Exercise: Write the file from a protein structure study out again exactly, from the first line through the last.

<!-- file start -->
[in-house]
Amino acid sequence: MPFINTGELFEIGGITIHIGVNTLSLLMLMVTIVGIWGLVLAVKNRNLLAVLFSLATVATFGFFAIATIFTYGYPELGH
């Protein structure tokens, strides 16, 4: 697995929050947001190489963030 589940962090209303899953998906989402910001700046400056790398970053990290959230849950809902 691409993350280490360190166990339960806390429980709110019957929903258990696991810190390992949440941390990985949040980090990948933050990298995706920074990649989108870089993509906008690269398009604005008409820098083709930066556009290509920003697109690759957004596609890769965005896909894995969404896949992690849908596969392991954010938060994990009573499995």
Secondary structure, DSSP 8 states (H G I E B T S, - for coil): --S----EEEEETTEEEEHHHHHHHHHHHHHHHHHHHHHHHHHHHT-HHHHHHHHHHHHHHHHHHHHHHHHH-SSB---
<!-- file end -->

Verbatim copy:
[in-house]
Amino acid sequence: MPFINTGELFEIGGITIHIGVNTLSLLMLMVTIVGIWGLVLAVKNRNLLAVLFSLATVATFGFFAIATIFTYGYPELGH
């Protein structure tokens, strides 16, 4: 697995929050947001190489963030 589940962090209303899953998906989402910001700046400056790398970053990290959230849950809902 691409993350280490360190166990339960806390429980709110019957929903258990696991810190390992949440941390990985949040980090990948933050990298995706920074990649989108870089993509906008690269398009604005008409820098083709930066556009290509920003697109690759957004596609890769965005896909894995969404896949992690849908596969392991954010938060994990009573499995």
Secondary structure, DSSP 8 states (H G I E B T S, - for coil): --S----EEEEETTEEEEHHHHHHHHHHHHHHHHHHHHHHHHHHHT-HHHHHHHHHHHHHHHHHHHHHHHHH-SSB---